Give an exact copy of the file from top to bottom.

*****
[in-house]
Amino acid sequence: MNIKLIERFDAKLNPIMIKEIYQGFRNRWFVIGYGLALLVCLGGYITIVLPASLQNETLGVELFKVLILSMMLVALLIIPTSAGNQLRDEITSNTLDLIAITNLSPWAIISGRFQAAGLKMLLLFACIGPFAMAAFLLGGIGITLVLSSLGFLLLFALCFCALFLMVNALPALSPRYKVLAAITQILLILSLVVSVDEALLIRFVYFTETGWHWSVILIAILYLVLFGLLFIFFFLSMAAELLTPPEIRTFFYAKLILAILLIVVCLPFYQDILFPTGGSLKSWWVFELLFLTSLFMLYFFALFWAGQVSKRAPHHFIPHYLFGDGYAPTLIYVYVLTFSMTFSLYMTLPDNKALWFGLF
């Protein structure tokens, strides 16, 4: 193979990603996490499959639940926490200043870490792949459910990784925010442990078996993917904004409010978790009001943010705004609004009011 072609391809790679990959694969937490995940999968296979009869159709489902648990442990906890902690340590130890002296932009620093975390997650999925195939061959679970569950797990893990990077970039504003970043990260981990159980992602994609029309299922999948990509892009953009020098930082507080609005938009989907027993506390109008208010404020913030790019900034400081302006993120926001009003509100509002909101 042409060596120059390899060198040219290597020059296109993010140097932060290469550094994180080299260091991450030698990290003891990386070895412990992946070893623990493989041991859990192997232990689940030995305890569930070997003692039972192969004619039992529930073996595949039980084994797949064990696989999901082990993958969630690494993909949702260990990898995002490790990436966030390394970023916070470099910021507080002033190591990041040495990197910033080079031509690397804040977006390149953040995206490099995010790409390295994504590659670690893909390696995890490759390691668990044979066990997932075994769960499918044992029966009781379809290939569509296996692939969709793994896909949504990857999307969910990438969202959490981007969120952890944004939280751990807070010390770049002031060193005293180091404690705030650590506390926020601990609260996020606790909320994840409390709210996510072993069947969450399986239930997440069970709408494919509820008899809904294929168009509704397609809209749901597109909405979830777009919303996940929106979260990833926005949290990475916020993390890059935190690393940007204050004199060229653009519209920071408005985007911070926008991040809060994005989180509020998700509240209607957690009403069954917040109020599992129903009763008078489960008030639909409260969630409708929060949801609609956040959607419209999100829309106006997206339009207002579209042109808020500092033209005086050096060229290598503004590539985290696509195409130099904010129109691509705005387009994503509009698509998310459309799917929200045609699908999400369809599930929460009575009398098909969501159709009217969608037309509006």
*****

[in-house]
Amino acid sequence: MNIKLIERFDAKLNPIMIKEIYQGFRNRWFVIGYGLALLVCLGGYITIVLPASLQNETLGVELFKVLILSMMLVALLIIPTSAGNQLRDEITSNTLDLIAITNLSPWAIISGRFQAAGLKMLLLFACIGPFAMAAFLLGGIGITLVLSSLGFLLLFALCFCALFLMVNALPALSPRYKVLAAITQILLILSLVVSVDEALLIRFVYFTETGWHWSVILIAILYLVLFGLLFIFFFLSMAAELLTPPEIRTFFYAKLILAILLIVVCLPFYQDILFPTGGSLKSWWVFELLFLTSLFMLYFFALFWAGQVSKRAPHHFIPHYLFGDGYAPTLIYVYVLTFSMTFSLYMTLPDNKALWFGLF
């Protein structure tokens, strides 16, 4: 193979990603996490499959639940926490200043870490792949459910990784925010442990078996993917904004409010978790009001943010705004609004009011 072609391809790679990959694969937490995940999968296979009869159709489902648990442990906890902690340590130890002296932009620093975390997650999925195939061959679970569950797990893990990077970039504003970043990260981990159980992602994609029309299922999948990509892009953009020098930082507080609005938009989907027993506390109008208010404020913030790019900034400081302006993120926001009003509100509002909101 042409060596120059390899060198040219290597020059296109993010140097932060290469550094994180080299260091991450030698990290003891990386070895412990992946070893623990493989041991859990192997232990689940030995305890569930070997003692039972192969004619039992529930073996595949039980084994797949064990696989999901082990993958969630690494993909949702260990990898995002490790990436966030390394970023916070470099910021507080002033190591990041040495990197910033080079031509690397804040977006390149953040995206490099995010790409390295994504590659670690893909390696995890490759390691668990044979066990997932075994769960499918044992029966009781379809290939569509296996692939969709793994896909949504990857999307969910990438969202959490981007969120952890944004939280751990807070010390770049002031060193005293180091404690705030650590506390926020601990609260996020606790909320994840409390709210996510072993069947969450399986239930997440069970709408494919509820008899809904294929168009509704397609809209749901597109909405979830777009919303996940929106979260990833926005949290990475916020993390890059935190690393940007204050004199060229653009519209920071408005985007911070926008991040809060994005989180509020998700509240209607957690009403069954917040109020599992129903009763008078489960008030639909409260969630409708929060949801609609956040959607419209999100829309106006997206339009207002579209042109808020500092033209005086050096060229290598503004590539985290696509195409130099904010129109691509705005387009994503509009698509998310459309799917929200045609699908999400369809599930929460009575009398098909969501159709009217969608037309509006």